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February 2017 Archives

Study suggests change in standard surgical practice may be appropriate

We have written before on this blog on the topic of medical standard of care. As we’ve noted, the medical standard of care can vary from one state to another and even from one community to another, depending on state law.

Study suggests inverse relationship between pro-plaintiff med mal laws, quality of care

A recent study from Northwestern University’s Feinberg School of Medicine in Chicago confirmed what has come to be increasingly obvious to many in the medical field: the threat of litigation doesn’t necessarily motivate physicians to do better work. The lead author of the study says, rather, that it is more likely to lead to the practice of defensive medicine.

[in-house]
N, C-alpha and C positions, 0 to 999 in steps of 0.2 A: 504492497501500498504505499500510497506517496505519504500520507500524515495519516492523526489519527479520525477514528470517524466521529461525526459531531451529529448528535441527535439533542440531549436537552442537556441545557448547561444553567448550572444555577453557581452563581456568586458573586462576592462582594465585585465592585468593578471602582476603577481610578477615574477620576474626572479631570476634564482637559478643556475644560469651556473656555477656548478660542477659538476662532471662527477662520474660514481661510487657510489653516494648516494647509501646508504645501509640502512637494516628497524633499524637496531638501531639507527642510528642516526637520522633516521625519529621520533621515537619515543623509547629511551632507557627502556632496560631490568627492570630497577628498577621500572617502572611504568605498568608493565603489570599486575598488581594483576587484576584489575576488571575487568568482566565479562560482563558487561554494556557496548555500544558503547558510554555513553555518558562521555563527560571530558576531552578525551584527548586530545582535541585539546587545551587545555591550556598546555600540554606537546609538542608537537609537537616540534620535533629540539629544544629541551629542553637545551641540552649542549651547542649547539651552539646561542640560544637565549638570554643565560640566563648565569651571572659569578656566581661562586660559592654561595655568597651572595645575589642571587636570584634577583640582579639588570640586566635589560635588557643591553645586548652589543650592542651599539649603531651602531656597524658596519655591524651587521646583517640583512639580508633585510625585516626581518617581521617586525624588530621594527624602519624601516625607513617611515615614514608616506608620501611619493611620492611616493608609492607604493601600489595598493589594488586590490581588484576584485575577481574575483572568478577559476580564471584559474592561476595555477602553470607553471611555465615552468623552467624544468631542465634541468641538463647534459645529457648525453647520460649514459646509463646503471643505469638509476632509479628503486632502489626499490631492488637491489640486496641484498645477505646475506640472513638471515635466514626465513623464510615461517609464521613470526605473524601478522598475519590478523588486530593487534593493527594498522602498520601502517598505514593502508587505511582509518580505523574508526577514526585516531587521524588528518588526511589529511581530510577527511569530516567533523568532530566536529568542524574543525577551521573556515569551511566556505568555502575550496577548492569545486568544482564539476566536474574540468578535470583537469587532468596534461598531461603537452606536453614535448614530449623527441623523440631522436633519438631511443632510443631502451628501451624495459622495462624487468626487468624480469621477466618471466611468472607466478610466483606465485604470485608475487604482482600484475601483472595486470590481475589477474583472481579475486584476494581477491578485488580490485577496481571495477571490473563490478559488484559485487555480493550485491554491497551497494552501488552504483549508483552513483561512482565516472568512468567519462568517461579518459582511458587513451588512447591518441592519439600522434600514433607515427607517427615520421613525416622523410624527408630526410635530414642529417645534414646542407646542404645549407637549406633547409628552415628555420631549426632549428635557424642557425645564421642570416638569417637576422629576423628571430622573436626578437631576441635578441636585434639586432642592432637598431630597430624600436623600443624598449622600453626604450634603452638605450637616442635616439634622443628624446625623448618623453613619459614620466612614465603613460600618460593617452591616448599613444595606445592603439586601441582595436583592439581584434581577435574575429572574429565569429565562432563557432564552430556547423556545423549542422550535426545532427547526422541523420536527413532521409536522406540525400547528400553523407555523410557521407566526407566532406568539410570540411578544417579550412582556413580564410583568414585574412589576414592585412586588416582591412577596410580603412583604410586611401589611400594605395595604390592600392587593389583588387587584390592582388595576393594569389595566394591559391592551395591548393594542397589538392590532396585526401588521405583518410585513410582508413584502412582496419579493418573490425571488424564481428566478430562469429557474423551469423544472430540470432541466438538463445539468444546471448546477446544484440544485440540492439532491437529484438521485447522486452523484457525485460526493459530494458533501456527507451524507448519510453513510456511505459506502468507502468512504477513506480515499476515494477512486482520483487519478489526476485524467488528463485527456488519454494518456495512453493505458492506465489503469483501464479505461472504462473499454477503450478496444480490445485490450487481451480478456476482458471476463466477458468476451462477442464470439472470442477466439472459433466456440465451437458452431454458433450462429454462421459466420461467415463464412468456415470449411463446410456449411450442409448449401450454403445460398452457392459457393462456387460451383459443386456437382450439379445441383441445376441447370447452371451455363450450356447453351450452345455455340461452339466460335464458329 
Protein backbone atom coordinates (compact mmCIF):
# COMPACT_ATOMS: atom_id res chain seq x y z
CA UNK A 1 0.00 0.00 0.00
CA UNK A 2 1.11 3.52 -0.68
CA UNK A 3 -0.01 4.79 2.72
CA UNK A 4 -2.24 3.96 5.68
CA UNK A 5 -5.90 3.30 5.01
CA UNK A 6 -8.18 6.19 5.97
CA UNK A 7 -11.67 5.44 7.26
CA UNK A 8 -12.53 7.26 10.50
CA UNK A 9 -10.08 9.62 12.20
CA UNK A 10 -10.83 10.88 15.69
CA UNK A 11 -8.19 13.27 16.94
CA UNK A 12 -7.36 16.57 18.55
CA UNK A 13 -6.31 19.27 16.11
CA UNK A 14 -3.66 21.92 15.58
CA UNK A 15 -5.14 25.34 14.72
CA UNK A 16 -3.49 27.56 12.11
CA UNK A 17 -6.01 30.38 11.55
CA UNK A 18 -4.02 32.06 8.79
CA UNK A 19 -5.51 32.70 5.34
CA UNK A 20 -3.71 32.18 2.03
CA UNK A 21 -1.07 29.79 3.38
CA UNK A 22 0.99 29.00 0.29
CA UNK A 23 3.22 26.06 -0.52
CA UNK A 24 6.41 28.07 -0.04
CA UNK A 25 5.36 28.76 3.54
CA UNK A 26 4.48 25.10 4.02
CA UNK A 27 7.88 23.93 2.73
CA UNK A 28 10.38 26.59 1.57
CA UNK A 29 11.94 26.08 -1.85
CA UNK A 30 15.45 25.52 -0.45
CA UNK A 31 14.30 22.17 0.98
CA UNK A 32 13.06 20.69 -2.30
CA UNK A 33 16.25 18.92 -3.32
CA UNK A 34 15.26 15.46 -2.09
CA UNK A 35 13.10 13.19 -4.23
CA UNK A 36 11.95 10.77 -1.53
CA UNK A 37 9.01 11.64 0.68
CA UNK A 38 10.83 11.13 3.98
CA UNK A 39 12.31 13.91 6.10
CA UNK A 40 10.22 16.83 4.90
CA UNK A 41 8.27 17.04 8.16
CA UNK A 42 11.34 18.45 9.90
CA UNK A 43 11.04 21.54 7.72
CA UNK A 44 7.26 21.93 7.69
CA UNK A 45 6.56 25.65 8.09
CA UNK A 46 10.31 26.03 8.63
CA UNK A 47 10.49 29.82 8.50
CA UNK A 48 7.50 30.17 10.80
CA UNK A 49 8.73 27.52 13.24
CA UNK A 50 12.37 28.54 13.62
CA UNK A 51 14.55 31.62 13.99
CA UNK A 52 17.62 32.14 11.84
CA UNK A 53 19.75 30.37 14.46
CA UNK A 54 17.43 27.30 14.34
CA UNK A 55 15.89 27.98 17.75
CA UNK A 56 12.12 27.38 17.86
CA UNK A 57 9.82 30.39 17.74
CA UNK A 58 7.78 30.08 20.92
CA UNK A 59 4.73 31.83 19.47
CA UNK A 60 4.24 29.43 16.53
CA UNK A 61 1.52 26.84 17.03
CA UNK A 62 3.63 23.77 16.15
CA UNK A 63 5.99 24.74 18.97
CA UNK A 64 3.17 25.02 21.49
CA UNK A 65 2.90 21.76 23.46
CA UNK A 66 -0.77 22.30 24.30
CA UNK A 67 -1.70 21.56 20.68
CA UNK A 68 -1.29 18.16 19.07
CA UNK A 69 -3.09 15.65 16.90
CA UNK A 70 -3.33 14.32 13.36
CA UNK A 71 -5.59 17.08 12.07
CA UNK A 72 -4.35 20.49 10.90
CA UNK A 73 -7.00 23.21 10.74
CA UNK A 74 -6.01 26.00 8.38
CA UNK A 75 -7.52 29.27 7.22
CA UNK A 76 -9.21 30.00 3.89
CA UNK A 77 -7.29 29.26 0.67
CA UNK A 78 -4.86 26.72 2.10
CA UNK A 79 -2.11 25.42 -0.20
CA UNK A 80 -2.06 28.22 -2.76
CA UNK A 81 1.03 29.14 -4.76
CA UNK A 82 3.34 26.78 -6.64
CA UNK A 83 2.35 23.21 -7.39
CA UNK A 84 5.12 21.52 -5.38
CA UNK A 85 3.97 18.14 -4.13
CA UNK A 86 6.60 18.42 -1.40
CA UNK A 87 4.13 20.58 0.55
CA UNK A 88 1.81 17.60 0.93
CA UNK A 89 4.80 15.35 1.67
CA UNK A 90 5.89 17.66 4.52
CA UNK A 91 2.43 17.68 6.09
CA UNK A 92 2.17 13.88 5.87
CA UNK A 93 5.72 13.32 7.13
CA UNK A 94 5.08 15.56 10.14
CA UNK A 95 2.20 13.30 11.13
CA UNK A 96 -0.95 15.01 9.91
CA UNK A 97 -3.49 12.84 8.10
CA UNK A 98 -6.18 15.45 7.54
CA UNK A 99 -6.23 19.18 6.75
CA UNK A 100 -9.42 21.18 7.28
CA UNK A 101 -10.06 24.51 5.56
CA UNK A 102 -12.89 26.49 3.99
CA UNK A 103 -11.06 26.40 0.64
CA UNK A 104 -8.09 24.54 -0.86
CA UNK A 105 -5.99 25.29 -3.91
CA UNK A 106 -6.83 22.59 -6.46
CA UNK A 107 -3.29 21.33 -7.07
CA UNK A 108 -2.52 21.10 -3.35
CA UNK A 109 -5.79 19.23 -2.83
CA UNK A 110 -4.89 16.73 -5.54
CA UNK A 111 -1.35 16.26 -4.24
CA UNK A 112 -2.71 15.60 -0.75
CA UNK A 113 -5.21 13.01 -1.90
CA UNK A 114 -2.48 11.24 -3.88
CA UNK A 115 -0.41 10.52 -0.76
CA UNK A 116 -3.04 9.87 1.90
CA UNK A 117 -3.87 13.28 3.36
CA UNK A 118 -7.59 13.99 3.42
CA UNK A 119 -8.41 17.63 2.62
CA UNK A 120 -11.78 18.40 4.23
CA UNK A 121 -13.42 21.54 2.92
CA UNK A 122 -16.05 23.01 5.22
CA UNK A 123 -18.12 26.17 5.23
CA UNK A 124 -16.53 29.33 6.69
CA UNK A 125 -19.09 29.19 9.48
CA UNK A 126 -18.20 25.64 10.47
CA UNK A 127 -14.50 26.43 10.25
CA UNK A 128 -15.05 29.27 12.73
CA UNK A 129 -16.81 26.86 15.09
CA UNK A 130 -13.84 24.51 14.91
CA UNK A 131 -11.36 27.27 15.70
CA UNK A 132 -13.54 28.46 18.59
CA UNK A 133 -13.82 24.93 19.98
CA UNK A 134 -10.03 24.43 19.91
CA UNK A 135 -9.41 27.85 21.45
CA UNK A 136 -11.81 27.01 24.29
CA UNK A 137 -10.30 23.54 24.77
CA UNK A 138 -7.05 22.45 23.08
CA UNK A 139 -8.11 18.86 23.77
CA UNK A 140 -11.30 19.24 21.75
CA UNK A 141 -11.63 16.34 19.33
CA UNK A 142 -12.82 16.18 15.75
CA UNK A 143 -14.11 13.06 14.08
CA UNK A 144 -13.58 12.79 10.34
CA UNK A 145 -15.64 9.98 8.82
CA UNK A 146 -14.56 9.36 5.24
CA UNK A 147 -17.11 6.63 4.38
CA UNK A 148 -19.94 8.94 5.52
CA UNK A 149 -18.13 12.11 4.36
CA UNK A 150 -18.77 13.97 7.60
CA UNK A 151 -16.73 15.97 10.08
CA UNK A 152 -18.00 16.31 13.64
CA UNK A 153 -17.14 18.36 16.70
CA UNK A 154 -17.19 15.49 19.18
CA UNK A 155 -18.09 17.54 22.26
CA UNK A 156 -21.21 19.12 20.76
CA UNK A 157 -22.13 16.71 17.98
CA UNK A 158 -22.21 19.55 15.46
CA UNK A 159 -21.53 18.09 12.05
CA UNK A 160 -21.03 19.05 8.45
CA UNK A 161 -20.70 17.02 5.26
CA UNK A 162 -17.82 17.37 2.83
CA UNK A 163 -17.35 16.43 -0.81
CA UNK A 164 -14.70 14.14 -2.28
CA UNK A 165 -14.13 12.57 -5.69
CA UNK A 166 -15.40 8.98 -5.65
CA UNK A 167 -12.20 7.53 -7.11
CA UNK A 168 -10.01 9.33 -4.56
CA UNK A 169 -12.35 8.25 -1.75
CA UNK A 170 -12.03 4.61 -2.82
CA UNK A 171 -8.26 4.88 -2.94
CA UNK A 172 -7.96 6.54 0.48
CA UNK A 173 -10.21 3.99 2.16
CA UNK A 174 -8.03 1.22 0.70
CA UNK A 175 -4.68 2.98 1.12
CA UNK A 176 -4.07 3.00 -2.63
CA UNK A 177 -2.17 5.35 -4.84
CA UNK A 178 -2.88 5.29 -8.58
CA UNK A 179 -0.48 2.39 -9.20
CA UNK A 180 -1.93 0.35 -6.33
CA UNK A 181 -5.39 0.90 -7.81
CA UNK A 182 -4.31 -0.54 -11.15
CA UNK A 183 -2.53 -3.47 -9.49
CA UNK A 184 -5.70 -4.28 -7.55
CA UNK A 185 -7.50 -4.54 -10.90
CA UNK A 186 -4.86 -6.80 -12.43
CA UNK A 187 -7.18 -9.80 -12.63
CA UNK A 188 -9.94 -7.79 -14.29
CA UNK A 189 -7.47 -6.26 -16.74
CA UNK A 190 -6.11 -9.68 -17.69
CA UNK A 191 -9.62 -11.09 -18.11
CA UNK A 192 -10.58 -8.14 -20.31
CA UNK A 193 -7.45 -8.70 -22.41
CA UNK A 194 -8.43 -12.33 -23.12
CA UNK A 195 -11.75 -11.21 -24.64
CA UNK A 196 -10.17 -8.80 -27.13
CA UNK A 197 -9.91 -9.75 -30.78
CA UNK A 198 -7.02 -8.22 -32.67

When routine medical, surgical procedures result in serious harm to patients, P.2

Previously, we began looking at the issue of medical mishaps which occur in the context of routine medical procedures. As we noted, routine medical procedures, such as tonsillectomies, are by and large successful and occur without serious incident. In some cases, though, something unexpected occurs and the outcome is not a good one.

When routine medical, surgical procedures result in serious harm to patients, P.1

One important point that every patient needs to be aware of is that every medical and surgical procedure presents risks to the patient. The nature and seriousness of the risks depends, of course, on various factors, including the patient’s condition, the proposed treatment, the overall health condition of the patient, the resources of the medical facility where treatment is being offered, the skill of the doctor and other staff, and so on.